Being judgmental is proud & self-condemning & fails to understand the holiness of God and the requirement of the Law and so underestimates the reality of your own sinfulness. This attitude then display’s one who has not yet grasped their reality of your own sin, which is the Lord’s point in the following section:


(3) Being Judgmental displays Spiritual Blindness

Spiritually blind to your condition.

“And why do you see the speck in your brother’s eye, but the log in your own eye you do not consider” - the contrast is both humorous and devastating. The Lord uses such a ridiculous comparison and imagery to show the depth of the foolishness in such behavior and thinking.


“Jesus is drawing attention to a curious feature of the human race in which a profound ignorance of oneself is so often combined with an arrogant presumption of knowledge about others, especially about their faults.” (Morris).


Notice, the Lord phrases it as a rhetorical question, since there is no acceptable answer. Those who would try to defend themselves are left speechless. This is such an obvious hypocrisy there is no excuse for missing it - except for spiritual blindness.

“speck” - could be taken as “splinter,” idea is a small obstacle or particle. “log”- plank, joist, main beam in a house. “to look at the speck” (present active) One who is in the habit of looking to see fault in another. “consider, notice” “look intently, take consideration of” their own sinful condition.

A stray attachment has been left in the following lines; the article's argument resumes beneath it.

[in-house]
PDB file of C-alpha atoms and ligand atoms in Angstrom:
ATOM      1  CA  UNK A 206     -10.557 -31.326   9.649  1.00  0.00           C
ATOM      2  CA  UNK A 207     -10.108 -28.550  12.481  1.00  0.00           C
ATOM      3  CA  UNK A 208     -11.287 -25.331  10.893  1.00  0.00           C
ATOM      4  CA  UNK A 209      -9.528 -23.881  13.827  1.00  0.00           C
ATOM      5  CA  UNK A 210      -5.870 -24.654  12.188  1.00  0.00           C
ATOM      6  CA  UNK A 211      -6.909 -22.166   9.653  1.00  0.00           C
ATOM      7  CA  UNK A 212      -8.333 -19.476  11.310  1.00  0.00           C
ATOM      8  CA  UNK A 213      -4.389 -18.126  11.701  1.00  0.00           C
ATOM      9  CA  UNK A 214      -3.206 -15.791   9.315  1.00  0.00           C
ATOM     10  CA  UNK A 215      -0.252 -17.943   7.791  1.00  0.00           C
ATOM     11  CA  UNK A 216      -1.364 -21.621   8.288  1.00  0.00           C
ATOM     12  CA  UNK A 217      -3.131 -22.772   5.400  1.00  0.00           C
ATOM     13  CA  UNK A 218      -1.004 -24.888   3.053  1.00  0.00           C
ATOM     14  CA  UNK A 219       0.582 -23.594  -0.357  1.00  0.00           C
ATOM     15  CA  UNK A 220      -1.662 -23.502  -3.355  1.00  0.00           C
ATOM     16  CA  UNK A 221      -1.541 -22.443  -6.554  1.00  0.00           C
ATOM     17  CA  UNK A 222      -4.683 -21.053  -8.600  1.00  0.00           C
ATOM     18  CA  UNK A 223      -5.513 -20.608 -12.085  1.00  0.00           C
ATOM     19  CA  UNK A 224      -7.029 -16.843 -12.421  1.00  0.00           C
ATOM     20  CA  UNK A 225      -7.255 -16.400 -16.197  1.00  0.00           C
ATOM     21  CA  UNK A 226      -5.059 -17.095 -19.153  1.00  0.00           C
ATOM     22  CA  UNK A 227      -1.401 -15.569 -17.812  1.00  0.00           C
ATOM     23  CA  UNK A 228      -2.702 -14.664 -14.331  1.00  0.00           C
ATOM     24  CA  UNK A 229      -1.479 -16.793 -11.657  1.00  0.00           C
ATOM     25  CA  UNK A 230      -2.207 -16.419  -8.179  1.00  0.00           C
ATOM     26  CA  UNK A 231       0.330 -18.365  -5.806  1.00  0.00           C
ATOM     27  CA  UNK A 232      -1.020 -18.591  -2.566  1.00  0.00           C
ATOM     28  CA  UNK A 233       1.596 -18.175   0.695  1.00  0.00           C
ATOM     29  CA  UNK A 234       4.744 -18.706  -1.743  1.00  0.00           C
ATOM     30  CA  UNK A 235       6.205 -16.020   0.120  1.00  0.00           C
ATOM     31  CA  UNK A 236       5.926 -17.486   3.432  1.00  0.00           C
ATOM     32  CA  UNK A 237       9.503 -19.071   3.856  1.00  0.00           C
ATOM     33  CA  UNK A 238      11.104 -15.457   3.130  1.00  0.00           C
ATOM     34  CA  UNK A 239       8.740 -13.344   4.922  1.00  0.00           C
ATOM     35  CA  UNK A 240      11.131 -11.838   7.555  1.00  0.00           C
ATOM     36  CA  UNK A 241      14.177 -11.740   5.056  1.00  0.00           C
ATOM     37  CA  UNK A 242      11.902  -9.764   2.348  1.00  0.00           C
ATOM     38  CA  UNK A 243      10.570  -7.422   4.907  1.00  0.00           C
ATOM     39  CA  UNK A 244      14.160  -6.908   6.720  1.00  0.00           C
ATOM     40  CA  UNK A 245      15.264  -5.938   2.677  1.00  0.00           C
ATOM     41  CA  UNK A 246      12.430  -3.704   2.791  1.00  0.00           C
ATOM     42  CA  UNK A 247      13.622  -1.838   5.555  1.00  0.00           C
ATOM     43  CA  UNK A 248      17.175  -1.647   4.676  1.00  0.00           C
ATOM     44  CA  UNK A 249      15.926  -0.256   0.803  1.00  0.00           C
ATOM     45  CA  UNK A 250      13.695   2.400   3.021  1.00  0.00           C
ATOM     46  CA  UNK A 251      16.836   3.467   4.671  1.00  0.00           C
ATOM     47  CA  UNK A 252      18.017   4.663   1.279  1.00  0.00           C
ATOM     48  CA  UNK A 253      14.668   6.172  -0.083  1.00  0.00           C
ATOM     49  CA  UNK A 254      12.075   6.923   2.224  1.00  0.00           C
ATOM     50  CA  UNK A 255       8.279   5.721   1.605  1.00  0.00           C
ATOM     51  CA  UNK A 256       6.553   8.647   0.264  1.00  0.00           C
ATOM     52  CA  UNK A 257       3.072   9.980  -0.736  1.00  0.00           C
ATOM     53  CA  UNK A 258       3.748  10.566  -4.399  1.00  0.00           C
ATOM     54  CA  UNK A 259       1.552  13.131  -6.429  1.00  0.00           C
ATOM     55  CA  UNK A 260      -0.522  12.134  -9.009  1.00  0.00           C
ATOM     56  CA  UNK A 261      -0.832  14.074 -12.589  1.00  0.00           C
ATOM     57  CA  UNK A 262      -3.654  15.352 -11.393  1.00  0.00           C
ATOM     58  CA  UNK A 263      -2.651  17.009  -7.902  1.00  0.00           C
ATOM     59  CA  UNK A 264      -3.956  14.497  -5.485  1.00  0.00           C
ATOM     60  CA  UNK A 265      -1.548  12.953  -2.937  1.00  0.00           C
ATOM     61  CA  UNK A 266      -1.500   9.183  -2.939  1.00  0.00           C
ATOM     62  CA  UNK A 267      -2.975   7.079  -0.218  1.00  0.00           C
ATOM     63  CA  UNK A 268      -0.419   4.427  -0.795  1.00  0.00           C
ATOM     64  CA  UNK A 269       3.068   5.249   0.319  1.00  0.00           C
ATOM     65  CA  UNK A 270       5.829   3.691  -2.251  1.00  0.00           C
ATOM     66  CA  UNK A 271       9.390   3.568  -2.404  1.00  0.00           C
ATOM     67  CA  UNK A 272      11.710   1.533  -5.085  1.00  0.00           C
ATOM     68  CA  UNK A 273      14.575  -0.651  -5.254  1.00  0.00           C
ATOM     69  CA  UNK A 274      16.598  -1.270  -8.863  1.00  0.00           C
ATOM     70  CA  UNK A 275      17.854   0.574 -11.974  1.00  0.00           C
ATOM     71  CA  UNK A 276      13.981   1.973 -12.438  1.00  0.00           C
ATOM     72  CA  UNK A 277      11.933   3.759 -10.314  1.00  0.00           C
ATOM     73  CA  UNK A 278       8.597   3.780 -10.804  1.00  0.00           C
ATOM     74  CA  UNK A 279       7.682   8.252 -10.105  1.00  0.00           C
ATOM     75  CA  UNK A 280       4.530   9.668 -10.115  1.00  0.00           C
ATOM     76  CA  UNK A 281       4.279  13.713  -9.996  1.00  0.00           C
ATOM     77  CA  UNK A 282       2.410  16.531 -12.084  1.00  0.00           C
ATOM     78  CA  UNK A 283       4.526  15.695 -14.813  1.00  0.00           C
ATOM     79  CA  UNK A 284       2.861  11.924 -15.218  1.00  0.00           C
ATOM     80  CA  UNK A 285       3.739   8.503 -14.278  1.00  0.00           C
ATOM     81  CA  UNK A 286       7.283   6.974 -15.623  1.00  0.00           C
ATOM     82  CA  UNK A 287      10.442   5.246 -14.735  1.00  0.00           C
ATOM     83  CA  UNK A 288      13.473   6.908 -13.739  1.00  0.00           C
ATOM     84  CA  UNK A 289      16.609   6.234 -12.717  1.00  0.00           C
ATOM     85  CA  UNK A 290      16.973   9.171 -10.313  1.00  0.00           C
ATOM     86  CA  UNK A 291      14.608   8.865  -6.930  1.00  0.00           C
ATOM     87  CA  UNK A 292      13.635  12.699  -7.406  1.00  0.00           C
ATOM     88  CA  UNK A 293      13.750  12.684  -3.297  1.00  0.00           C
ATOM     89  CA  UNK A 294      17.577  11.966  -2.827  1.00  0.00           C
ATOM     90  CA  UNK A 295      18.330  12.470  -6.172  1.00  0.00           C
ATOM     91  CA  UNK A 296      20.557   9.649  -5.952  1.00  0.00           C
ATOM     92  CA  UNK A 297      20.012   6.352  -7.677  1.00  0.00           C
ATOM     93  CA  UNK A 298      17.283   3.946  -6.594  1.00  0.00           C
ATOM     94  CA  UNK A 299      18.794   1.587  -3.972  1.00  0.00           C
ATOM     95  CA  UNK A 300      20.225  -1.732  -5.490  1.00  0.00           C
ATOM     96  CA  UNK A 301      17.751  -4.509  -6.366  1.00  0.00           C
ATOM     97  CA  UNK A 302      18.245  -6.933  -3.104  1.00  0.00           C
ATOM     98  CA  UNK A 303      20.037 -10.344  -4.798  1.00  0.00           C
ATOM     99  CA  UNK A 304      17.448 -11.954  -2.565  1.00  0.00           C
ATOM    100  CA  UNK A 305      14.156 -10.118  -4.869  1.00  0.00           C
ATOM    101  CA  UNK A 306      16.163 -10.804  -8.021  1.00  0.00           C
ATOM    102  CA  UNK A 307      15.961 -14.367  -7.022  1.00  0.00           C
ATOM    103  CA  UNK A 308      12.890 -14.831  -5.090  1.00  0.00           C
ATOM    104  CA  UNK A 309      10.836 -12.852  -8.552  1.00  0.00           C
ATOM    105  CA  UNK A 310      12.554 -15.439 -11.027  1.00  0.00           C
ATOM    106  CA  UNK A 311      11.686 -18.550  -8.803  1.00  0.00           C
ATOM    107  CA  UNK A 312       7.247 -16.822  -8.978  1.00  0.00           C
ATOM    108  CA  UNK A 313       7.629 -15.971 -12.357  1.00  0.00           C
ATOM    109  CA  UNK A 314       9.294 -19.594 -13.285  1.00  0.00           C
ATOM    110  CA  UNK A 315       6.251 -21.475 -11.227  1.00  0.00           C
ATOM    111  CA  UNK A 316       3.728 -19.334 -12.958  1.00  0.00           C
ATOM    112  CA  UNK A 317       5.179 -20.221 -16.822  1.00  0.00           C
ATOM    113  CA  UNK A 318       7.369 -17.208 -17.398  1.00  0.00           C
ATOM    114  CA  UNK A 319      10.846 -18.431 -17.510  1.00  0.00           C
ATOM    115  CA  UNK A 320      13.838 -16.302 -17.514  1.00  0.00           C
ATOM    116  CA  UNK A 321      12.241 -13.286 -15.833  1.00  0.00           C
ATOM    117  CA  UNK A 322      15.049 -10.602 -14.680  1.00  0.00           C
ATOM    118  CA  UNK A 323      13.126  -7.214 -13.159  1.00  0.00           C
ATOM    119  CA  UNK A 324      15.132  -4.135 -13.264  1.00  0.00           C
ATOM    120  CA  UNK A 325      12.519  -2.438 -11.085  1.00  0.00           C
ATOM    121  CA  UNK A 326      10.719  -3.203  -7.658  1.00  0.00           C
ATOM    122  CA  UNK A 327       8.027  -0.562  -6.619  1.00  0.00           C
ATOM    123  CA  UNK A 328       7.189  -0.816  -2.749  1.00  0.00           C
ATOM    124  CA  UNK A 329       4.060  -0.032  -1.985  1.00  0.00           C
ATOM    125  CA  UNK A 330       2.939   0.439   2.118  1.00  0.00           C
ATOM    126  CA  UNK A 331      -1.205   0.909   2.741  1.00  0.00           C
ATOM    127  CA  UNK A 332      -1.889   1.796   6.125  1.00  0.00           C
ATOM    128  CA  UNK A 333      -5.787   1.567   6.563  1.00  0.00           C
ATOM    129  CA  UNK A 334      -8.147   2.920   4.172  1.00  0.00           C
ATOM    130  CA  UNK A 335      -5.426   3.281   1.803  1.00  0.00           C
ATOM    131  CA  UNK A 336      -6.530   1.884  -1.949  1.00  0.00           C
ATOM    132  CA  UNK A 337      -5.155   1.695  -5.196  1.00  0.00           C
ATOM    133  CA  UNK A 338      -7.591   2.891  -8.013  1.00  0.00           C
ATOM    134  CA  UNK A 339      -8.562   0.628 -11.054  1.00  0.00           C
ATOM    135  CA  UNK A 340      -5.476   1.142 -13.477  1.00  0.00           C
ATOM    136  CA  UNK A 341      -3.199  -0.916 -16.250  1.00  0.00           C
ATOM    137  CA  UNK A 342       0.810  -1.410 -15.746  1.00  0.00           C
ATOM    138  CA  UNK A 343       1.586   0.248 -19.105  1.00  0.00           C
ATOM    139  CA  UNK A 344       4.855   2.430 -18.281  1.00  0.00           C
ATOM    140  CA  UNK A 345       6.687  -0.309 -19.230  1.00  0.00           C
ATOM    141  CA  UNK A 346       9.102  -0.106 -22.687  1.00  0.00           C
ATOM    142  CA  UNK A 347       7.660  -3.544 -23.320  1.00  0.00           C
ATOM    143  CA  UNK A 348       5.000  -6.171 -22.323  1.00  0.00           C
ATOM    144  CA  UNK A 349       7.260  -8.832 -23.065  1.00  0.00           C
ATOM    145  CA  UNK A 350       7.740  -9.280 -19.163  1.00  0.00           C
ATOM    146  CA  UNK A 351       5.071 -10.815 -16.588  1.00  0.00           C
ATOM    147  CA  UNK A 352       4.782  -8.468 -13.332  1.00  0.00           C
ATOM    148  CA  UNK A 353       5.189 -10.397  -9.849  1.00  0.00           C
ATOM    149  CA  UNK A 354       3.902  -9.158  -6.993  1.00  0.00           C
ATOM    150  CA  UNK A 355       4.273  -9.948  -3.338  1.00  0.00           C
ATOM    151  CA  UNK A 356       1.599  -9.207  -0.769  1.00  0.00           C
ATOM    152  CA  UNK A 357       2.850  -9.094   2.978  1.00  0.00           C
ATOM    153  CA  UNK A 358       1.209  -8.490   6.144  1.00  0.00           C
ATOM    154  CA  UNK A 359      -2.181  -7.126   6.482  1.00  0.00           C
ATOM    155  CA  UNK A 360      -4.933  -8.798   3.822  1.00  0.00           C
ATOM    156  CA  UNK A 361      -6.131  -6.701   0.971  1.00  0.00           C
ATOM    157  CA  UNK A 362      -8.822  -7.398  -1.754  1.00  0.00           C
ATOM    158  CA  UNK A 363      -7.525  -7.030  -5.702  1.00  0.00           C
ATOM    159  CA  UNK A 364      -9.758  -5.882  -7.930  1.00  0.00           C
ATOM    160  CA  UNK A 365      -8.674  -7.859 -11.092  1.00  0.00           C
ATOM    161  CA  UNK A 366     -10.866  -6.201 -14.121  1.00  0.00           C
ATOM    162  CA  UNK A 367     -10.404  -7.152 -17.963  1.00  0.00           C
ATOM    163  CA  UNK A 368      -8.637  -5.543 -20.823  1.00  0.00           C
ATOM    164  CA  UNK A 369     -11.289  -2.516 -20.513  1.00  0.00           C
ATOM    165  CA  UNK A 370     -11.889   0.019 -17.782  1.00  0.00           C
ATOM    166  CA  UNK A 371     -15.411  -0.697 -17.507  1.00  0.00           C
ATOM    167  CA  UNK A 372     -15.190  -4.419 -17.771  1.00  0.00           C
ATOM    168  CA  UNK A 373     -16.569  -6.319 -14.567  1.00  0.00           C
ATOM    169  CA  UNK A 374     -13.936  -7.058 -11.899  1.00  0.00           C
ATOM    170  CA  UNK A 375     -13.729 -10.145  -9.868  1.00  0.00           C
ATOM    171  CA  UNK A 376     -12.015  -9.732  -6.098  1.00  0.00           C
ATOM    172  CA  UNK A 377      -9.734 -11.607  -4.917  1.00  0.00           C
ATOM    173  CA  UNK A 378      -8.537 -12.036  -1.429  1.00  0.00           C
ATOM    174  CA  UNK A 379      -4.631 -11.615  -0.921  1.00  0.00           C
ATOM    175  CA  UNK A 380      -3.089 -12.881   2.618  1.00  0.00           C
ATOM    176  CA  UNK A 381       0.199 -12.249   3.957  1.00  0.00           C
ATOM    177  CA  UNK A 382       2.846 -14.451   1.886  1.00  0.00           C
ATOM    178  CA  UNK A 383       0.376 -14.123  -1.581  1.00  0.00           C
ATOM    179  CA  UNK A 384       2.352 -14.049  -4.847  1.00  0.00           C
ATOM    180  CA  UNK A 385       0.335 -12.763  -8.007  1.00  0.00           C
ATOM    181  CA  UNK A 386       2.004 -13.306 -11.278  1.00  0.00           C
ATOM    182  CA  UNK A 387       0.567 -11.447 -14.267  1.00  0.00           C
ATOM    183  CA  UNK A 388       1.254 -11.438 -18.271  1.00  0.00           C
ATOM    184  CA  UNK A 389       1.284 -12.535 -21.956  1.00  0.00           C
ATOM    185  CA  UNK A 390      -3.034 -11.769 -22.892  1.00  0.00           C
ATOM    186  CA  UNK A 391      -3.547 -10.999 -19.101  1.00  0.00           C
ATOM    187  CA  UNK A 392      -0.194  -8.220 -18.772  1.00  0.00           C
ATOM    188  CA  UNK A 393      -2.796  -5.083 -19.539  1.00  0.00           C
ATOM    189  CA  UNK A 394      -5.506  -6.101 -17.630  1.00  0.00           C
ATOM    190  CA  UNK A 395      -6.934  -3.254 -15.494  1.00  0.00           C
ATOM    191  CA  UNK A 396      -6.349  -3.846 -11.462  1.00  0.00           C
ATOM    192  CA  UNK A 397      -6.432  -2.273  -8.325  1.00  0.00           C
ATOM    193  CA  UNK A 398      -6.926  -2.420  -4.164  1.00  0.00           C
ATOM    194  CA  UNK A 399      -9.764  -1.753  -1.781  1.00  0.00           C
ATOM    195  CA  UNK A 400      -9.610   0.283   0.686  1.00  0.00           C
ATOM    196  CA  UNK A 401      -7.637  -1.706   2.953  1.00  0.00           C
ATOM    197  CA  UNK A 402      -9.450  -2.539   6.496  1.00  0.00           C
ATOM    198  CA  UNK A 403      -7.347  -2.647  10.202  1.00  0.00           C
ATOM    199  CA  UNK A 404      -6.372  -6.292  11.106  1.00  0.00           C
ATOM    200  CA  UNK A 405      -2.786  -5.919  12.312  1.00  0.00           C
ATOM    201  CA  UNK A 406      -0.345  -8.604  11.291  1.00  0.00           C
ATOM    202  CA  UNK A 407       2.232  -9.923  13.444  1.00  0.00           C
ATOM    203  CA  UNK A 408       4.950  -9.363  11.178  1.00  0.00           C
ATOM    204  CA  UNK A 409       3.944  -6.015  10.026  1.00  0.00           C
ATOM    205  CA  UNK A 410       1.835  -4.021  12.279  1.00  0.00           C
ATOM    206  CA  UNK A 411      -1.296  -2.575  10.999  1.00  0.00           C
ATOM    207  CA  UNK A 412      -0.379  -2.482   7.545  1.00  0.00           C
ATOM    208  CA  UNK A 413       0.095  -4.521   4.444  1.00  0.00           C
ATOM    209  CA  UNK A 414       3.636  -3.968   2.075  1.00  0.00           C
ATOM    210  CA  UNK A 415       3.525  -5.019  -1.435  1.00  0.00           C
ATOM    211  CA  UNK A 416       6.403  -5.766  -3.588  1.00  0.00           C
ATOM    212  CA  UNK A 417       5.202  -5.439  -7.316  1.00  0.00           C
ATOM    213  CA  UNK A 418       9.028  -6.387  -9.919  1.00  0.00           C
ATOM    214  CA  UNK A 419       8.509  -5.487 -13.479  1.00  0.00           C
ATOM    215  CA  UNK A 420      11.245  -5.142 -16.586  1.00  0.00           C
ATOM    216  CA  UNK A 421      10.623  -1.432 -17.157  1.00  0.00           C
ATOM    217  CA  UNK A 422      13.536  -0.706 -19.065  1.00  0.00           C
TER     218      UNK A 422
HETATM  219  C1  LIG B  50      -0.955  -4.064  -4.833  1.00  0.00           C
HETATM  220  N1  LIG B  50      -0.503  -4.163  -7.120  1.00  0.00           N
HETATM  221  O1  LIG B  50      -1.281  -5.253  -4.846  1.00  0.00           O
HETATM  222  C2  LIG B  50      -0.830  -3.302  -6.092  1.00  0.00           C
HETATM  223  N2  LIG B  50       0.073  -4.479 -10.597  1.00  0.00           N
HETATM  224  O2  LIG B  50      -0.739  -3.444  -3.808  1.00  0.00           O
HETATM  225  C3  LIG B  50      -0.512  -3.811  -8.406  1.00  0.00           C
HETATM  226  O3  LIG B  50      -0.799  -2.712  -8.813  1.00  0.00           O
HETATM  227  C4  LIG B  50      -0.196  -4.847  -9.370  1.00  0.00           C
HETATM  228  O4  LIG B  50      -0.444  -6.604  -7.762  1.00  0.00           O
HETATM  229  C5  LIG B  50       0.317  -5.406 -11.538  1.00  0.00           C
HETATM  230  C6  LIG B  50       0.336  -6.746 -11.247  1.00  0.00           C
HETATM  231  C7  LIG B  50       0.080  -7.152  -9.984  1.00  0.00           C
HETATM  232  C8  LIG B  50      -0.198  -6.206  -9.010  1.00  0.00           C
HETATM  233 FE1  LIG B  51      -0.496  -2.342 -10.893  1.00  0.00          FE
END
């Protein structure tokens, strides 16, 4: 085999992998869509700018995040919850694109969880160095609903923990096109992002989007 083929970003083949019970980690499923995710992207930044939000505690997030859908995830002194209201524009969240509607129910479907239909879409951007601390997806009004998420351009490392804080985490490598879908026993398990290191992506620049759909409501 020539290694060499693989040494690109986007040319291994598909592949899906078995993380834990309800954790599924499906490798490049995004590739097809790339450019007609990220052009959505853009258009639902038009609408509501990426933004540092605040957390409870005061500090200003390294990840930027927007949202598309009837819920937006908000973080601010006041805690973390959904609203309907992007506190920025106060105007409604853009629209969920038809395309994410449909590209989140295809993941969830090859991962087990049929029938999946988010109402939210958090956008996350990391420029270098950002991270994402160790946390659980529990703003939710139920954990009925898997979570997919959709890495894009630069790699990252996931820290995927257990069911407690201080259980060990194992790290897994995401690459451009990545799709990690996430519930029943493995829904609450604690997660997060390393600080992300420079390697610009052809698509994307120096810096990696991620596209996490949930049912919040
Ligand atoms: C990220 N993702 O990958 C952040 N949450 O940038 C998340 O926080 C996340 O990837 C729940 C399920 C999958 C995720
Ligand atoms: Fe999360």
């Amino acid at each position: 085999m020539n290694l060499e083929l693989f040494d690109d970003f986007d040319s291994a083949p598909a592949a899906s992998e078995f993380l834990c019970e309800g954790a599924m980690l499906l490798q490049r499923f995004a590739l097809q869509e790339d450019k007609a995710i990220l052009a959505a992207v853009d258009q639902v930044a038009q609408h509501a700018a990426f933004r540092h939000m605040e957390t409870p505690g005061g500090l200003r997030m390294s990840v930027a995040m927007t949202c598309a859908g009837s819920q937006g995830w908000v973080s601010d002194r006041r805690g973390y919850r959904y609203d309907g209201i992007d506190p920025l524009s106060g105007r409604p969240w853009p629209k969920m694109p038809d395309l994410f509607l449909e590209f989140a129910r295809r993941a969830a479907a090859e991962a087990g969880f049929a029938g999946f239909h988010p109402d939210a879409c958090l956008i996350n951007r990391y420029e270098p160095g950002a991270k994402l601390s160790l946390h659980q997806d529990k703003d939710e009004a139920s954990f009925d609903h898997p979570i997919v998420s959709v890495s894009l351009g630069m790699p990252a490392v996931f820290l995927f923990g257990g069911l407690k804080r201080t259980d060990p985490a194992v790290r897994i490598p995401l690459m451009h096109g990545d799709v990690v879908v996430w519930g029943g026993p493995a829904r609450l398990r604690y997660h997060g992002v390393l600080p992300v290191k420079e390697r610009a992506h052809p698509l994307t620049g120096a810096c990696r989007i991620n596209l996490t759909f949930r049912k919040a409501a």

This is the one who is habitually finding sins in others, but seldom, if ever considers their own sin, guilt, and weaknesses before God. One who needs to follow the advise of an anonymous writer: “When looking for faults, use a mirror, not a telescope”

To be judgmental is to prove that you don’t yet have a right view of your own sin and sinfulness, which means you are either a very immature Christian, or no Christian at all. Problem is, this is the exact opposite way a self-righteous hypocrite will view it; they will see themselves as the most spiritual.

Self-righteousness is such a blinding sin because by its very nature this person assumes themselves to be righteous and therefore in a position of superiority by which to criticize and sit in judgment on others.

BGod has to be the One who removes these blinder, beloved, we need to ask Him to shine the light of the truth in our hearts to see this sin.

It is walking in pride. Jesus points out that being judgmental shows one to be spiritually blind to their own sinfulness and spiritual condition. Second.


Produces hypocritical Correction

“Also, how will you say to your brother, ‘Permit me, I will cast out the splinter from your eye,’ and behold, the log in your eye.” - Again, the Lord phrases it as rhetorical question - the obviousness of the error, eliminates the need for a response. Moving from the inner attitude to the incredibly presumptuous act of correcting someone else.